I've recently started using 30 Seconds 1L Shower Cleaner and have found it really great. You don't need to scrub. Spray it on and leave it to do its work. You can then rinse it off later. For the initial clean, you might also like to grab some Selleys 750ml Rapid Mould Killer Remover. Make sure you open up all the windows for ventilation.
For the walls, I like to use some Sugar soap and magic erasers to remove mould growth. I then follow this up with a spray mixture of 1 part clove oil to 9 parts water. This kills the spores and prevents the mould from coming back very well. Personally, I've found the clove oil stops the re-growth of mould for longer than bleach does. It's also less potent on the nose.
After you have finished cleaning, consider the reason why the shower was so mouldy. Perhaps it just hadn't been cleaned in years, but if there is no exhaust fan, it would be worth installing one. Since a bathroom is a high humidity environment, it encourages mould to grow. The more ventilated the space is, the less likely mould growth will set in.- MitchellMc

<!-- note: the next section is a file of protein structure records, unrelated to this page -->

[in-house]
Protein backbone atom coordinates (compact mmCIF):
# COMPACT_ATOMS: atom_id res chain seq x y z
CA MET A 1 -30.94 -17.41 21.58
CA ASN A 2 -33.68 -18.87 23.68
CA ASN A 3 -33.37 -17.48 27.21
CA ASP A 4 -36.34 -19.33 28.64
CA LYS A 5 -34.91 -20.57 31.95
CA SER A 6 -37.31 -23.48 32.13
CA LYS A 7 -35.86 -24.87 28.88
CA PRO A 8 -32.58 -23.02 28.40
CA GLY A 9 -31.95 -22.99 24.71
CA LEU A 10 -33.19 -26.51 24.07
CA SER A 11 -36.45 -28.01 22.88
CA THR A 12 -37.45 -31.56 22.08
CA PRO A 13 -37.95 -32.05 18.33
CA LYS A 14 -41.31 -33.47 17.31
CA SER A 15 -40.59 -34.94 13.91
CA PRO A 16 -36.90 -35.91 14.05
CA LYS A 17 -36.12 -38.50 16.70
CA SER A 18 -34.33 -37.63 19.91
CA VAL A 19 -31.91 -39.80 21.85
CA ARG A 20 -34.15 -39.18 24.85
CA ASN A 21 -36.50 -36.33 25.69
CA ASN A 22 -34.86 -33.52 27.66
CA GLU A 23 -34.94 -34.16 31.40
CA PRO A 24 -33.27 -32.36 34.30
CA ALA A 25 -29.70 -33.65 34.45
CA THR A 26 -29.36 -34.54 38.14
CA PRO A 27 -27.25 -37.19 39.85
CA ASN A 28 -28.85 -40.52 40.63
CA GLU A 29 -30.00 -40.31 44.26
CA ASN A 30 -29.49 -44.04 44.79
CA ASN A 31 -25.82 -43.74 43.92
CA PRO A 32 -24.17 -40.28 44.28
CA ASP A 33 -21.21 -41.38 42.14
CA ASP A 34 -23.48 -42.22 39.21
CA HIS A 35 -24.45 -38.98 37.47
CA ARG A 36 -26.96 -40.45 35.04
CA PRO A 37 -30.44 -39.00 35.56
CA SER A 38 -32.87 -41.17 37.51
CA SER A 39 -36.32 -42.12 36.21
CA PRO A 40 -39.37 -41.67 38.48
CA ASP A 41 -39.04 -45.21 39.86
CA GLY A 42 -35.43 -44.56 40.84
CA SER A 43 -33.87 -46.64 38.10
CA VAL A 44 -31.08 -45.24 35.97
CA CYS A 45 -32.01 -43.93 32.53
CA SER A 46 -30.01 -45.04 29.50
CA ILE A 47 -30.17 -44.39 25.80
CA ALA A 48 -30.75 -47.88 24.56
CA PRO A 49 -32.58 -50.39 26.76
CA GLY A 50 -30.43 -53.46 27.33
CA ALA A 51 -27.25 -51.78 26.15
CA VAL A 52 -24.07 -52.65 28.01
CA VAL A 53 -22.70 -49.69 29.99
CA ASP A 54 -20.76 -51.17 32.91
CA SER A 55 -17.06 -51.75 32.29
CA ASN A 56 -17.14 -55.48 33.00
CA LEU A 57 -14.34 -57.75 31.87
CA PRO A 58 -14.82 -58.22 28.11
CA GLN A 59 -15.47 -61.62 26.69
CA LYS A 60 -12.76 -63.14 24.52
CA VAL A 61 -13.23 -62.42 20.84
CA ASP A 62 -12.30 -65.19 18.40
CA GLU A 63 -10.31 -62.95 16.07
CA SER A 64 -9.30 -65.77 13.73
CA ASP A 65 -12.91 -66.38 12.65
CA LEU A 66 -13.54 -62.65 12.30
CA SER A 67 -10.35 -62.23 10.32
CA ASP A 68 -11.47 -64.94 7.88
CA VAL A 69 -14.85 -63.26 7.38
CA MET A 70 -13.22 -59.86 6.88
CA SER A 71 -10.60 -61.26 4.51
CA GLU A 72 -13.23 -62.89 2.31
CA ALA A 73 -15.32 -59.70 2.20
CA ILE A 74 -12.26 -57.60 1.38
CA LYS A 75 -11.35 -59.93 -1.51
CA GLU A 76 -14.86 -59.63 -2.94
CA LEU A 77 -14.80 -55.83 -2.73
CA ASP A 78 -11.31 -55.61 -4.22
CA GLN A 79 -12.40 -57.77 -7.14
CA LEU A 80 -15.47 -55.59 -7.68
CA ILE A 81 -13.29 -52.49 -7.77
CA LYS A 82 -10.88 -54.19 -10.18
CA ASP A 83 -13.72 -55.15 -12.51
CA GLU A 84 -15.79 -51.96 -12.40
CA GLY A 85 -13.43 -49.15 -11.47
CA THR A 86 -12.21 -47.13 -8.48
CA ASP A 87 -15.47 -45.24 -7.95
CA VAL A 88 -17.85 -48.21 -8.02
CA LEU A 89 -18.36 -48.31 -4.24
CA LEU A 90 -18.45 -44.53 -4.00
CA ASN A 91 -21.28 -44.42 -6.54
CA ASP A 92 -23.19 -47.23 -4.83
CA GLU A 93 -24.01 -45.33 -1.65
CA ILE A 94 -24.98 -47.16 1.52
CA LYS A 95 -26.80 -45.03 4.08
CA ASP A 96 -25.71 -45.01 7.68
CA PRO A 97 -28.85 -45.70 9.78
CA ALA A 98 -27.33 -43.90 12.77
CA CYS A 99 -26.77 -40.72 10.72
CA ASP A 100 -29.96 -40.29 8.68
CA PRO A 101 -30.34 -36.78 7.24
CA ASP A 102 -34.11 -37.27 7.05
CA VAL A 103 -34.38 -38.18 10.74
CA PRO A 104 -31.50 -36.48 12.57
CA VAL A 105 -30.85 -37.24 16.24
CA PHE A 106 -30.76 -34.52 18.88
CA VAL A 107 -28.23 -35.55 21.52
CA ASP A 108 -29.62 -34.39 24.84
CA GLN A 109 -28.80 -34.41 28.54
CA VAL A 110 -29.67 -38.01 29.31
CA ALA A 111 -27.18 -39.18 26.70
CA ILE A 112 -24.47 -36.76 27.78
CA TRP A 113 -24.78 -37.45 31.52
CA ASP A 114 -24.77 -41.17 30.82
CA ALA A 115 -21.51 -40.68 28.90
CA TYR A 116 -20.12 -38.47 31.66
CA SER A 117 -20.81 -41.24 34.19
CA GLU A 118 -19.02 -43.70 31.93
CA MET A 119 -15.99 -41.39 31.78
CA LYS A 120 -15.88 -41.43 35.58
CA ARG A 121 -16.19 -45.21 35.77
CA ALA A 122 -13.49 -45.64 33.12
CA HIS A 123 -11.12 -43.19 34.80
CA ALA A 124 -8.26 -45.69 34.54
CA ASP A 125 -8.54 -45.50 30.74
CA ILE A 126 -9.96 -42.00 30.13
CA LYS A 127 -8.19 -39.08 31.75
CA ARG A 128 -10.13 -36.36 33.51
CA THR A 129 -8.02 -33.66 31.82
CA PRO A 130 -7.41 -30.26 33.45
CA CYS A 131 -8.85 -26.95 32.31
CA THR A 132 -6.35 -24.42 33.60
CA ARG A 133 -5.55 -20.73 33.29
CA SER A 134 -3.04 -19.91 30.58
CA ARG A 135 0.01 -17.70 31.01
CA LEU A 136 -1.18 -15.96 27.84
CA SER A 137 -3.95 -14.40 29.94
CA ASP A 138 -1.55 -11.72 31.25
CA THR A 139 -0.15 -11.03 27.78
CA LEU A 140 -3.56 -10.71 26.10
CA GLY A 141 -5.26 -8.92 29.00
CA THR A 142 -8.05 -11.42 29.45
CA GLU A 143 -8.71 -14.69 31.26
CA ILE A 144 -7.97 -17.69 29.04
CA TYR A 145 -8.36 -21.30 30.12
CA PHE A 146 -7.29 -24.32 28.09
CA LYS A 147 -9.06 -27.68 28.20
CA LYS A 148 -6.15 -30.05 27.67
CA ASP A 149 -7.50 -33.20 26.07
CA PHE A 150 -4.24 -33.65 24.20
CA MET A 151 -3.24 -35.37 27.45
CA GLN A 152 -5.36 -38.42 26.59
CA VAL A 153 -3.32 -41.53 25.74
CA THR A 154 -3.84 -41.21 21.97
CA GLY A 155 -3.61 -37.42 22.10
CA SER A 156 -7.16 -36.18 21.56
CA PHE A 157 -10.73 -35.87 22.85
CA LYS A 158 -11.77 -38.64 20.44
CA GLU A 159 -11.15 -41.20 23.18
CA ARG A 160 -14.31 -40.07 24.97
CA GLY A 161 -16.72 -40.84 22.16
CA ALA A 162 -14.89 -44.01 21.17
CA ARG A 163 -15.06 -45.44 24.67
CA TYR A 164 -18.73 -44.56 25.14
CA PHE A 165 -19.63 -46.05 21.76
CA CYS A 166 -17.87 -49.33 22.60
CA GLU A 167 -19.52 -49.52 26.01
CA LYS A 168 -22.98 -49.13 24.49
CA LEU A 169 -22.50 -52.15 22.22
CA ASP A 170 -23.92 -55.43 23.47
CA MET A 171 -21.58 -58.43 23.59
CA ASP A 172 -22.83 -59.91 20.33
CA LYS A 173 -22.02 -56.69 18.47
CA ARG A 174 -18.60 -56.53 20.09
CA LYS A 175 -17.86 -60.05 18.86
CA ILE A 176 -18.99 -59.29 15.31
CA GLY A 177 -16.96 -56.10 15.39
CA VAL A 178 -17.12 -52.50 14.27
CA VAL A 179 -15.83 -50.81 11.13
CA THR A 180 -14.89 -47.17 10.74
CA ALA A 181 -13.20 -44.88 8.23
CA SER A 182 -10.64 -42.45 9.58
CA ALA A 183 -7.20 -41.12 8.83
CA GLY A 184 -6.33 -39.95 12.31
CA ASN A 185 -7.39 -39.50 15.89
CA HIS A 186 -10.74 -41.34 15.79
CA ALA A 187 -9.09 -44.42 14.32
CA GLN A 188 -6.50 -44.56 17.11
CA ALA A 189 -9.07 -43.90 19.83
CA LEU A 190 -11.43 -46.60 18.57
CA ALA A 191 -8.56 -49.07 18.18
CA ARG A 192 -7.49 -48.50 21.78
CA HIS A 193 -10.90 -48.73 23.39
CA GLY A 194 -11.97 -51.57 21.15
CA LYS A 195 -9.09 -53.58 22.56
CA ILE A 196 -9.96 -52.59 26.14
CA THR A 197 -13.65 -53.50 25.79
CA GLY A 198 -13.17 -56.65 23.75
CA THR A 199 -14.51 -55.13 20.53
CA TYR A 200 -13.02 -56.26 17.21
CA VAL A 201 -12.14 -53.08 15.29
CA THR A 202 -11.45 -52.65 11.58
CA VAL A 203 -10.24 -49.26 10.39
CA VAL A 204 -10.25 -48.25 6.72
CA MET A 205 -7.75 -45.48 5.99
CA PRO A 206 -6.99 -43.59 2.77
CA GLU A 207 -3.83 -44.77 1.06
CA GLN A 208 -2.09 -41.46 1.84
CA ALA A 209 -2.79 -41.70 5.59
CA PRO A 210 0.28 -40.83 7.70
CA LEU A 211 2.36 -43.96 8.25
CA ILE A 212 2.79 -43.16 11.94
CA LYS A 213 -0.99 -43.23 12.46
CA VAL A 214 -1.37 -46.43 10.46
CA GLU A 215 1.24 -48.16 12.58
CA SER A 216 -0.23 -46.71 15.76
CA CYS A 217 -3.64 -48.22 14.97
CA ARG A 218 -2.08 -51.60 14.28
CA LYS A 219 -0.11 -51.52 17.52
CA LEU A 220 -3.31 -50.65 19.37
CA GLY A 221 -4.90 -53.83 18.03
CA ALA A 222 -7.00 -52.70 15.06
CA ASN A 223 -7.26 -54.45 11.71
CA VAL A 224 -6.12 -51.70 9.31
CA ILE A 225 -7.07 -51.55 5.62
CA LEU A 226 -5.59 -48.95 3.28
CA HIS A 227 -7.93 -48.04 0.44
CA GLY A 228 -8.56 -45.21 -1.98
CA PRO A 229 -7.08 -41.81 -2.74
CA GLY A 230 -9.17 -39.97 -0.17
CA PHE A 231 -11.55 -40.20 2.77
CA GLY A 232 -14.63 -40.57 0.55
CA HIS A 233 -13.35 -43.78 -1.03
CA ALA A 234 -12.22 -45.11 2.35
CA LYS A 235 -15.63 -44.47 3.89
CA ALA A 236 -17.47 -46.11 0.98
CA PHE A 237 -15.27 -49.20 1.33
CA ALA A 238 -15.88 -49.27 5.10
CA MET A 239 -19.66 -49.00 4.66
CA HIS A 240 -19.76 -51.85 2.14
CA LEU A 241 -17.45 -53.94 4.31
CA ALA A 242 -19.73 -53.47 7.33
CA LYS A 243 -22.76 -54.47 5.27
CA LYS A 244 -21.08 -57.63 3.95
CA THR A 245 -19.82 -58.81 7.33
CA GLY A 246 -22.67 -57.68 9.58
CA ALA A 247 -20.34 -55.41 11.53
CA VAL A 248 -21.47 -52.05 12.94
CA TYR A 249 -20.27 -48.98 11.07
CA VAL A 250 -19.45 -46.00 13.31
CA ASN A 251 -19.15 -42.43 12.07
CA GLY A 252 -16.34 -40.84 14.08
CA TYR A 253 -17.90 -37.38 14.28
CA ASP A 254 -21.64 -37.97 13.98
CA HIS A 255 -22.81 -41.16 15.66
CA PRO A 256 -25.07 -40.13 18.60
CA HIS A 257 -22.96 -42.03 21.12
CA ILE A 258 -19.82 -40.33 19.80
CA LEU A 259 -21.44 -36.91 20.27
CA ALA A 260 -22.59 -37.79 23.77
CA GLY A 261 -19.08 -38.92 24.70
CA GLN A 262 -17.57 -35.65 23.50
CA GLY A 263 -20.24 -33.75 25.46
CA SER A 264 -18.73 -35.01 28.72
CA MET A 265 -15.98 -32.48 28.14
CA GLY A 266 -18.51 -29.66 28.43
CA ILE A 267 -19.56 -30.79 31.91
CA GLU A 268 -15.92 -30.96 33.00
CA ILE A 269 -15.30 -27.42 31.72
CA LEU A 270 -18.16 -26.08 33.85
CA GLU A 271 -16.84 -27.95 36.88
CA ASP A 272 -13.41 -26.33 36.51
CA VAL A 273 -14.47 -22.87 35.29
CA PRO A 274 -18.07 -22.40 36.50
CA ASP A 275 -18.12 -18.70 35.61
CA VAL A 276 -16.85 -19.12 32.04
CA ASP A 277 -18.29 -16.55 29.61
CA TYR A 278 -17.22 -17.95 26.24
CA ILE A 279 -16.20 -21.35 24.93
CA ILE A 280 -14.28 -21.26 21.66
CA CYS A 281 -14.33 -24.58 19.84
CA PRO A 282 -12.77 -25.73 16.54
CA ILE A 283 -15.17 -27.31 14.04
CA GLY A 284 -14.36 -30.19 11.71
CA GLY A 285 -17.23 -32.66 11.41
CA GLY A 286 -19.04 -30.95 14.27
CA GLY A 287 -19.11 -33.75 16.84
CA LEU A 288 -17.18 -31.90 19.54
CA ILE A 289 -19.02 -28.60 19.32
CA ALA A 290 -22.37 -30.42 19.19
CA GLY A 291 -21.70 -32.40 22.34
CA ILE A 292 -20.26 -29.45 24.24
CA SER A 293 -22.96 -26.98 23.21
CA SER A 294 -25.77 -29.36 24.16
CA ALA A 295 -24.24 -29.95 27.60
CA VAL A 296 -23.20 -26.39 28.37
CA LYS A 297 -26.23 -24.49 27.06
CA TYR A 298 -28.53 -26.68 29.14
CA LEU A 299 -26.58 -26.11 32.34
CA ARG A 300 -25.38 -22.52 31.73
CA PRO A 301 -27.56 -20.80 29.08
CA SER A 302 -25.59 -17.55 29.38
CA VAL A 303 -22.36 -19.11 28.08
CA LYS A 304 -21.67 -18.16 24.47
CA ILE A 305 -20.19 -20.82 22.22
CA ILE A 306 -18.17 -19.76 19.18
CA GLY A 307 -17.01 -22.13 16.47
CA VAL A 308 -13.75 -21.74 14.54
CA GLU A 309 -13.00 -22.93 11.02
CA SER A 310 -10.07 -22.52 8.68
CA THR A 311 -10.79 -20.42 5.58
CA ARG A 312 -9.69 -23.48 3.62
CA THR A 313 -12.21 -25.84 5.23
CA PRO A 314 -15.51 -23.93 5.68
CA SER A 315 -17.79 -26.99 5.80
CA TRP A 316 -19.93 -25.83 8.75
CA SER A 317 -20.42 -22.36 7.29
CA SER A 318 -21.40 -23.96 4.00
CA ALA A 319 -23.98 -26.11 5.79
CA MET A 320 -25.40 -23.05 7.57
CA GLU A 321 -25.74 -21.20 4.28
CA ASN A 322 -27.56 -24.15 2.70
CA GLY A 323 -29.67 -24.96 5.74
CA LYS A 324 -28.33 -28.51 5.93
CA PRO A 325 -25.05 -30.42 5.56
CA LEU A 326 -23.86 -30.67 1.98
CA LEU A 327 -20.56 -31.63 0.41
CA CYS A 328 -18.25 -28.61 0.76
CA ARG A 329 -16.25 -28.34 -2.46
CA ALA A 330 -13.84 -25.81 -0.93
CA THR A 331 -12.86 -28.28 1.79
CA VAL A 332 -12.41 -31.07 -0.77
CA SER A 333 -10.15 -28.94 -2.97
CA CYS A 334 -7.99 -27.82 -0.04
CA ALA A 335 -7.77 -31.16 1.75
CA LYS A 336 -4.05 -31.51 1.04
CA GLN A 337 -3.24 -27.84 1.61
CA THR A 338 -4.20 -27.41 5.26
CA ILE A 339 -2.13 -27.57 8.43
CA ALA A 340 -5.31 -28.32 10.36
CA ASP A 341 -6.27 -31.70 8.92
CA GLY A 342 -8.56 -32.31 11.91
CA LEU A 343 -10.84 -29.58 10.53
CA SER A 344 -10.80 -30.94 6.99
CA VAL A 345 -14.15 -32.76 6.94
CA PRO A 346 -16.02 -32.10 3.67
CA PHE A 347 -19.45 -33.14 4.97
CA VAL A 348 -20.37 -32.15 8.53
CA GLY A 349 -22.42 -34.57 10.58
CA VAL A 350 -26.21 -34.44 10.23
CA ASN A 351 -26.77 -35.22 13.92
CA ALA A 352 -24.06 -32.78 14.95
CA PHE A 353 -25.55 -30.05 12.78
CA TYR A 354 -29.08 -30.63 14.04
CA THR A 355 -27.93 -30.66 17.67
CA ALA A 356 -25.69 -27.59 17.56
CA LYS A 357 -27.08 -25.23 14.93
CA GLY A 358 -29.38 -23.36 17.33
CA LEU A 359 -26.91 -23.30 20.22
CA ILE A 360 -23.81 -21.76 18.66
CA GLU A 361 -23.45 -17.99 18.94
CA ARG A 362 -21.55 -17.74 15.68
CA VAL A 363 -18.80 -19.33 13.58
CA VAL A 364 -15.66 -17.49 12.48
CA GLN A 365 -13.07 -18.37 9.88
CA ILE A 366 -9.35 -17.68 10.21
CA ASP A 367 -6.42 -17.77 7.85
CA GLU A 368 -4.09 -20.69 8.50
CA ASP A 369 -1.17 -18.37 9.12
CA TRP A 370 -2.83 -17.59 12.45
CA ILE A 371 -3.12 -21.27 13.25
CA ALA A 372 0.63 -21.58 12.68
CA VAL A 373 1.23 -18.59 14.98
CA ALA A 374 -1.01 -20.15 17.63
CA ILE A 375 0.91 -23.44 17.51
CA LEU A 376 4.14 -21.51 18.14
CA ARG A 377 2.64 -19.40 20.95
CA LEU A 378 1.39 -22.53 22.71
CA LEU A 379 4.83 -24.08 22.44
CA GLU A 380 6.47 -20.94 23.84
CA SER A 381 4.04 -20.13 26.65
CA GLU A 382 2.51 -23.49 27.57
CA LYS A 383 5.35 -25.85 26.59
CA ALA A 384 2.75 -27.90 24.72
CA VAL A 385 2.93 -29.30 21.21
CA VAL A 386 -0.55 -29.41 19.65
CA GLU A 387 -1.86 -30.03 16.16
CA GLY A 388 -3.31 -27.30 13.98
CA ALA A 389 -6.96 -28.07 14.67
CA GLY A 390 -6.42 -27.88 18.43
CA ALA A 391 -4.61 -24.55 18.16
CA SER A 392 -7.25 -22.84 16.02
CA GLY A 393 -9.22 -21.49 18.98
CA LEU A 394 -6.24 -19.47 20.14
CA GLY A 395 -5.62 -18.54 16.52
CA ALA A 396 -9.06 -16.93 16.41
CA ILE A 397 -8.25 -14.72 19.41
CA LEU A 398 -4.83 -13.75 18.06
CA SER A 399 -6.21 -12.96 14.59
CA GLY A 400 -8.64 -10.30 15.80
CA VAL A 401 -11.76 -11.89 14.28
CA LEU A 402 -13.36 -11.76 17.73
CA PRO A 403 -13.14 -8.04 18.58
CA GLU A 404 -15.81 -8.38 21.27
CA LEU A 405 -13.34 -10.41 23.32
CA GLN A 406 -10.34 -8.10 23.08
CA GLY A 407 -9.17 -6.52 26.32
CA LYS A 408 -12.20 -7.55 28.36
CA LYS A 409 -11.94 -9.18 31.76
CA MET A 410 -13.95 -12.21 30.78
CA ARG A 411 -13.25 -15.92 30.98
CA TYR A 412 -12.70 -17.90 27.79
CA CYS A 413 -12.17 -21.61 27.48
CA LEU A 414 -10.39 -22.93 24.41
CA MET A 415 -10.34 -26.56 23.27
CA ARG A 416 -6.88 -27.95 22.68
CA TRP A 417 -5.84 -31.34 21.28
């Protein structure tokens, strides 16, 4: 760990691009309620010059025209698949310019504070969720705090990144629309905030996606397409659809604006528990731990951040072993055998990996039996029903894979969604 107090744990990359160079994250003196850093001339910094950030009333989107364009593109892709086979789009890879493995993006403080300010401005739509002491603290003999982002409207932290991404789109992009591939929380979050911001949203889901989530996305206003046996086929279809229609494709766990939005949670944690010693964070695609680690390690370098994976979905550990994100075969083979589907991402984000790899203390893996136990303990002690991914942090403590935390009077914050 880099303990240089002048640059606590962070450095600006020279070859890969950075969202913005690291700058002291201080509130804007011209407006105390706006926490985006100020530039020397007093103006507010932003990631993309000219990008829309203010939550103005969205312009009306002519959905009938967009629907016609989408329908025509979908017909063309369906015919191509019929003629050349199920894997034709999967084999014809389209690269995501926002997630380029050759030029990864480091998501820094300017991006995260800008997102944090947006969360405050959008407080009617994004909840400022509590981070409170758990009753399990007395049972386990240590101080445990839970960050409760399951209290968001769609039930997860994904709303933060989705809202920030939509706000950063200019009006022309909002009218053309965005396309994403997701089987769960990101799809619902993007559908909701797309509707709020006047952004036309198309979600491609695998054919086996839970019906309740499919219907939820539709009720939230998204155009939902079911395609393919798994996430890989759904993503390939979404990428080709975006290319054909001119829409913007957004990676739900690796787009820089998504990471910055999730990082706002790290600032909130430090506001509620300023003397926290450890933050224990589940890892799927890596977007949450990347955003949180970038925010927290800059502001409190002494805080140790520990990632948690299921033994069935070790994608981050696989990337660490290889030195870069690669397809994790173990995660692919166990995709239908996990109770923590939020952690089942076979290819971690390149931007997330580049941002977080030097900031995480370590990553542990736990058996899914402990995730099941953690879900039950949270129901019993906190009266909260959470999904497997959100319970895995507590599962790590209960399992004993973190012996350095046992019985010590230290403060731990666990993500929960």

We still swear by CLR Kitchen and Bathroom cleaner (available at Bunnings). It sure does stink, but gee whiz, it cleans bright and shiny. We only have to do ours once a month. Tip: Once finished in the shower, quickly rinse soapy residue off the glass. Cuts down cleaning time. - darylhewston
Shower windows / screens aren't the same as other windows in your home. For those other windows dishwashing liquid is probably the best followed by car washing soaps. These cleaning agents are designed to cut through grease and grime.
For the shower, CLR: Calcium, Lime and Rust is just the ticket. But you will have to be vigilant; once a day for a little while until the glass is clean, then regularly to keep it that way. 30 Second Mould Remover will also do the job. - PJA